3. Limited Liability Company (LLC)

As the name implies, a Limited Liability Company limits the accountability of yourself and any other owners.

Unlike sole proprietorships and partnerships, a Limited Liability Company protects your personal assets.

In the event of a business failure, creditors can only go after the assets of the company and not those of the owners or shareholders.

A Limited Liability Company is relatively easy to form. And you can set-up two types:

  1. The Public Limited Liability Company. The public can own shares in your business.
  2. The Private Limited Liability Company. This type of company has a limited number of shareholders who are prohibited to publicly trade their shares.

4. Cooperatives

A cooperative is a member-owned business structure with at least five members, including you.

Each of you have equal voting rights.

The rights of all members are the same, regardless of their level of involvement or investment.

Profits from the business are shared out amongst you and the other members.

5. Corporation

A corporation is a type of business structure that is regarded by law as a distinct entity (person) separate from the individuals that have formed it.

In other words, your business takes on its own identity in the eyes of the law. (Kind of like Pinocchio becoming a real boy!)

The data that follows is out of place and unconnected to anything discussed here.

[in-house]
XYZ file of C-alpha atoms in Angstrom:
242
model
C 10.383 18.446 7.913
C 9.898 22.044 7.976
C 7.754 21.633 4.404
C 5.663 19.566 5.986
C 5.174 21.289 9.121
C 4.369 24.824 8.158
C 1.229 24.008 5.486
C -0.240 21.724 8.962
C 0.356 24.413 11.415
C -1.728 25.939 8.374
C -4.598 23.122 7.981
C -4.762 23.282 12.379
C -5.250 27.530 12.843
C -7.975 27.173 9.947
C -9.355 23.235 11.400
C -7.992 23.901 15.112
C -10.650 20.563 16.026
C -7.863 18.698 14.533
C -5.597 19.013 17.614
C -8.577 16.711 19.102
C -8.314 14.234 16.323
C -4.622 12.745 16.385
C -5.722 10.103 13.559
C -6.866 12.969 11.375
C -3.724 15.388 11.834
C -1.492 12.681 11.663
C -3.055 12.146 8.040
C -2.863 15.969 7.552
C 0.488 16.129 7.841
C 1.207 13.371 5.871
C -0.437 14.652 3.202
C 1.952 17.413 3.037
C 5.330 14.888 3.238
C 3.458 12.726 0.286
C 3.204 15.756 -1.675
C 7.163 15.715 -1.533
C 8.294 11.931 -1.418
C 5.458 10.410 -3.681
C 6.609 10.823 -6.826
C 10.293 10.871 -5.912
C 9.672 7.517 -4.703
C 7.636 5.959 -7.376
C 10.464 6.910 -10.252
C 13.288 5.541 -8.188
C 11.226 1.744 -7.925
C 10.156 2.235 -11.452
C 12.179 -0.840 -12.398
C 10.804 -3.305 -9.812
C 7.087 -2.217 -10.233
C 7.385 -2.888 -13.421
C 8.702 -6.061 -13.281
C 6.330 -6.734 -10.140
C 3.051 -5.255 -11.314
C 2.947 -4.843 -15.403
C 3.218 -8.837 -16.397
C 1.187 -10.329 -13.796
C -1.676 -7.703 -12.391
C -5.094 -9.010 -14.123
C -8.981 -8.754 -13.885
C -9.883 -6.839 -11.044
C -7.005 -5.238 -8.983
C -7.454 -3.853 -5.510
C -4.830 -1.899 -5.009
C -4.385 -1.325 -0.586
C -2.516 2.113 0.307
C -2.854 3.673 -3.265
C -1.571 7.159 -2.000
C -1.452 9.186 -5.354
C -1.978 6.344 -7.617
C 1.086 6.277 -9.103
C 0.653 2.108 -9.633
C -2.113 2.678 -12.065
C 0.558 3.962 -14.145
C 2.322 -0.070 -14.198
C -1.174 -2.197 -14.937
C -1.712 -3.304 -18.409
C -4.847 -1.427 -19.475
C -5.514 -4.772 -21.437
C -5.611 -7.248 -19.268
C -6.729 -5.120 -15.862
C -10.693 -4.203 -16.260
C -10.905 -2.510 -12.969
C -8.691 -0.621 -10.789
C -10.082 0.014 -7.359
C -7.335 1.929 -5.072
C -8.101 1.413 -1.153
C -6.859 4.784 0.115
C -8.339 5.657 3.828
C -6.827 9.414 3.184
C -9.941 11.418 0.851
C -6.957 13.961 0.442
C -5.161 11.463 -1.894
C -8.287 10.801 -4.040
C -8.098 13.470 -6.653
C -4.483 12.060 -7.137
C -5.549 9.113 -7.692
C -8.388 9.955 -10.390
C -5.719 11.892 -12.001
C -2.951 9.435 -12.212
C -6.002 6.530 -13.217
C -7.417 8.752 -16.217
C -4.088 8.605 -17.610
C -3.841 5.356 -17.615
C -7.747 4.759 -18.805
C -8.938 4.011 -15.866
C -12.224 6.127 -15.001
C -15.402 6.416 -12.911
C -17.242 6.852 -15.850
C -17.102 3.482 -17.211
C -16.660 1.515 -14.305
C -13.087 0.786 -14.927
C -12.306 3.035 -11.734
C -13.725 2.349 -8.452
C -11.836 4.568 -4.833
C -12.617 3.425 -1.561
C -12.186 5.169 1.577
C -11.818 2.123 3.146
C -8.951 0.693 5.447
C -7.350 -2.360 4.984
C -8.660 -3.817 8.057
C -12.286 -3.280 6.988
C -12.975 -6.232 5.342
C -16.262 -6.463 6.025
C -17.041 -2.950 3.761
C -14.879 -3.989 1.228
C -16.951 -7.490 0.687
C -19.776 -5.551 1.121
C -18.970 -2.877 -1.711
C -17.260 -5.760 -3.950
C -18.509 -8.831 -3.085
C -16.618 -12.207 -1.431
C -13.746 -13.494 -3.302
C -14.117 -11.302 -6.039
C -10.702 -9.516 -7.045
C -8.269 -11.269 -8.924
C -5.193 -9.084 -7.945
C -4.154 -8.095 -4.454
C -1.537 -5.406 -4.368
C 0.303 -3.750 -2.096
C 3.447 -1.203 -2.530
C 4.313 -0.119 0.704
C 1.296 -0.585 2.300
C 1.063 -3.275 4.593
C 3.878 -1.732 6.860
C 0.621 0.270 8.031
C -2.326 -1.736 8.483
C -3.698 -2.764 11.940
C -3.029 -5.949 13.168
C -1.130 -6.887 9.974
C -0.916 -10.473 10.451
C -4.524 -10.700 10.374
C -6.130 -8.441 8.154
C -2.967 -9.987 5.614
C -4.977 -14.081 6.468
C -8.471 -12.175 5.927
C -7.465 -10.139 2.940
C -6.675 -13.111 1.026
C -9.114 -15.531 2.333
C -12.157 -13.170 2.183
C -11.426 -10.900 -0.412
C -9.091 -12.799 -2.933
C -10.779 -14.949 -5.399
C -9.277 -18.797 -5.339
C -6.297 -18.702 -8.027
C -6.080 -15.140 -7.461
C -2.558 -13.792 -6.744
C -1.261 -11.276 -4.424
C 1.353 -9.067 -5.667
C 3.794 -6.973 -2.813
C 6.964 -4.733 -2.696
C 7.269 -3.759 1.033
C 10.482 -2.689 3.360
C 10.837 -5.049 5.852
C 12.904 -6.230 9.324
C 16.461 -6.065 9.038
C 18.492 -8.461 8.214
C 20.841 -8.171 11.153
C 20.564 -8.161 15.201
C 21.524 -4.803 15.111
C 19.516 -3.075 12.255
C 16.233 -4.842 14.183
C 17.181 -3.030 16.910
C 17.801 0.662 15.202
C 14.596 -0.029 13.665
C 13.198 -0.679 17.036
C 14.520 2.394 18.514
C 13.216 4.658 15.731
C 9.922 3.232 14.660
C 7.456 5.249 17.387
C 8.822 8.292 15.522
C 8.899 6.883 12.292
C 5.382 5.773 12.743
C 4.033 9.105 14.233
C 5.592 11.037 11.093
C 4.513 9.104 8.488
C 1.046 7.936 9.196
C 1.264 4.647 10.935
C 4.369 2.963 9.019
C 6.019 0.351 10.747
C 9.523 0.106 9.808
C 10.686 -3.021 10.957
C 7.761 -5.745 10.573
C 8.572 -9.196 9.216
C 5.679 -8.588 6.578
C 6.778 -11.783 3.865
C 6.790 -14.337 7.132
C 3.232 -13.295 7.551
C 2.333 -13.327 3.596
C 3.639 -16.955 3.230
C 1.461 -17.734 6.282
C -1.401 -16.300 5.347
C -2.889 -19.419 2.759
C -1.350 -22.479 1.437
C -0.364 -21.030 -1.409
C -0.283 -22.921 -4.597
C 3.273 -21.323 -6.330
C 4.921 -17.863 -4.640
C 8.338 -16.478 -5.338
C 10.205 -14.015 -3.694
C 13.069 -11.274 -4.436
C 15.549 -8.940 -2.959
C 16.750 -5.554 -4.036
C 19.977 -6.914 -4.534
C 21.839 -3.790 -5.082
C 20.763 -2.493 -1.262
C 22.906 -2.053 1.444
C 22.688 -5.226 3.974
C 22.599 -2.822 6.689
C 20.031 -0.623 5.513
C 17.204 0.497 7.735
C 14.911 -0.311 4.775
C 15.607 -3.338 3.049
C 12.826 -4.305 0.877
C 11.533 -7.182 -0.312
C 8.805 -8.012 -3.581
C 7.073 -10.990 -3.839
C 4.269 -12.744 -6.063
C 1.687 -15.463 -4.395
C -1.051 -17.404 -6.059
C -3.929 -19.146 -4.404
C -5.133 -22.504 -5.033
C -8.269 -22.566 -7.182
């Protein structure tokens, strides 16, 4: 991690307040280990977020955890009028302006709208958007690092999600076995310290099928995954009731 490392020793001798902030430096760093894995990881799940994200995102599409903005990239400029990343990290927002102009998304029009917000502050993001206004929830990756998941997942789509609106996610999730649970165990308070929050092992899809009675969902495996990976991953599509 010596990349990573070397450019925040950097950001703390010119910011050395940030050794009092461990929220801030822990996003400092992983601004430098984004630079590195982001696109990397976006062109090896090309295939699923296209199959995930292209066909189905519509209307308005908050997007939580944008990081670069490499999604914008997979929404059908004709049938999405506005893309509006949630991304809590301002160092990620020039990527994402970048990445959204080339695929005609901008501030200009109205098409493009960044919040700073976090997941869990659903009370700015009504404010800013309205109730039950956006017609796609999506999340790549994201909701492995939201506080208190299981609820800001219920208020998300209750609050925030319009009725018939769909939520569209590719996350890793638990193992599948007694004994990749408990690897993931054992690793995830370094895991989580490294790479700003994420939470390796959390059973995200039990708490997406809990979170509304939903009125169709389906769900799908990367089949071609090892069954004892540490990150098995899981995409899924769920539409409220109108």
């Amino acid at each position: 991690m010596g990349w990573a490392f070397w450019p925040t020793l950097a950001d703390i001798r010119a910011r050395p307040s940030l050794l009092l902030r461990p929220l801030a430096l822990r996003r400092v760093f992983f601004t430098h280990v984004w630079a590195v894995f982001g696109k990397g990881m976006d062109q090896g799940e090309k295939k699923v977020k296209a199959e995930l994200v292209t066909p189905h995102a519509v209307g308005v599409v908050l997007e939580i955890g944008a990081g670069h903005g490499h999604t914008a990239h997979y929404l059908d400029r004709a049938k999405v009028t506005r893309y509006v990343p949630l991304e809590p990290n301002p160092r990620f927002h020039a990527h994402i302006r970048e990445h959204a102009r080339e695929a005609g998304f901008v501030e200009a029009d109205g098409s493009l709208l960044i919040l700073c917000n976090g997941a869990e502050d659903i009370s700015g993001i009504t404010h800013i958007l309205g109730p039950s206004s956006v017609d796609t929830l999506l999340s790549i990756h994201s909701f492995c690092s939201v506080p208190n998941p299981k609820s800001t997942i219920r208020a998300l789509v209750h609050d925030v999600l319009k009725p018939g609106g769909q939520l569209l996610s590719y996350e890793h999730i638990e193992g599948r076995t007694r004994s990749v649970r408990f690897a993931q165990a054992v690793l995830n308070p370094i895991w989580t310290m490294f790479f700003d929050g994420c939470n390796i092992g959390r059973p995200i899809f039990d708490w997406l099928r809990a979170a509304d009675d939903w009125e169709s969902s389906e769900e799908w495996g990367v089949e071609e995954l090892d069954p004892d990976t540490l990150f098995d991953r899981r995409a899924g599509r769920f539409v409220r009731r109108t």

The obvious advantage of the corporate business structure is that any debts and liabilities that derive from the business will fall on the corporation and not on to you.

5.5 S Corporations (For United States Federal Income Tax Purposes.)

An S Corporation is a closely held corporation that elects to pass corporate income, losses, deductions and credits through to their shareholders for federal tax purposes. (Which saves the corporation money.)

The shareholders report the flow-through of income and losses on their personal tax returns. Then, their taxes are assessed at their individual income tax rates, instead of the higher income tax rate of the company.

This allows S Corporations to avoid double taxation on their corporate income.